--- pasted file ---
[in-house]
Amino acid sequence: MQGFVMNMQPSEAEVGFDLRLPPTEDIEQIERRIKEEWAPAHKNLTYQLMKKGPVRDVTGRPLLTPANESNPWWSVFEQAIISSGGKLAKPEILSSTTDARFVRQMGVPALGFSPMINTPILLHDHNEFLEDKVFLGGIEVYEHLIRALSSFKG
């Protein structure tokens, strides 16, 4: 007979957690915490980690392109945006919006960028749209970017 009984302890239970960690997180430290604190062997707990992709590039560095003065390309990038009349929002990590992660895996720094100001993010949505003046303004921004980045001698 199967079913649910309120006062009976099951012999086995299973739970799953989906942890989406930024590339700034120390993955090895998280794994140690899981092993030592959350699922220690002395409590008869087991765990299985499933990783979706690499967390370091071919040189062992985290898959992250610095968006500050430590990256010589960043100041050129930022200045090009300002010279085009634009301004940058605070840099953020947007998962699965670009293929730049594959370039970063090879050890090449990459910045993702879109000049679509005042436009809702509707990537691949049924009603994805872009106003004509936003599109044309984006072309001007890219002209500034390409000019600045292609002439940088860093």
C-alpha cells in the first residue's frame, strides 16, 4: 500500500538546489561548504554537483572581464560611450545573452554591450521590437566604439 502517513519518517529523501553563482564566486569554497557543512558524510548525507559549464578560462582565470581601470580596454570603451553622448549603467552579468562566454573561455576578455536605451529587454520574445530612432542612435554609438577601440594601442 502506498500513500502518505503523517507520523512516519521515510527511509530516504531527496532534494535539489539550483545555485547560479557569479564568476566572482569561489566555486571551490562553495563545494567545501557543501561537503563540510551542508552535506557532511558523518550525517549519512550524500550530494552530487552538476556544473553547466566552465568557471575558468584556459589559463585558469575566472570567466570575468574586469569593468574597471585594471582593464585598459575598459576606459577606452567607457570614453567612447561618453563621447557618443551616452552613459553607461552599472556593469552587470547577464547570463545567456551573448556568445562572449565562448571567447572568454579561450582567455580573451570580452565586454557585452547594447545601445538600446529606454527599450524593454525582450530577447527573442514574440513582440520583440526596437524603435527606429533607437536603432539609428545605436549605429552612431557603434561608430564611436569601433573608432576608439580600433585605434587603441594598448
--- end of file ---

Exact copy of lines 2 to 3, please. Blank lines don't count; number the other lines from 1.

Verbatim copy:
Amino acid sequence: MQGFVMNMQPSEAEVGFDLRLPPTEDIEQIERRIKEEWAPAHKNLTYQLMKKGPVRDVTGRPLLTPANESNPWWSVFEQAIISSGGKLAKPEILSSTTDARFVRQMGVPALGFSPMINTPILLHDHNEFLEDKVFLGGIEVYEHLIRALSSFKG
């Protein structure tokens, strides 16, 4: 007979957690915490980690392109945006919006960028749209970017 009984302890239970960690997180430290604190062997707990992709590039560095003065390309990038009349929002990590992660895996720094100001993010949505003046303004921004980045001698 199967079913649910309120006062009976099951012999086995299973739970799953989906942890989406930024590339700034120390993955090895998280794994140690899981092993030592959350699922220690002395409590008869087991765990299985499933990783979706690499967390370091071919040189062992985290898959992250610095968006500050430590990256010589960043100041050129930022200045090009300002010279085009634009301004940058605070840099953020947007998962699965670009293929730049594959370039970063090879050890090449990459910045993702879109000049679509005042436009809702509707990537691949049924009603994805872009106003004509936003599109044309984006072309001007890219002209500034390409000019600045292609002439940088860093």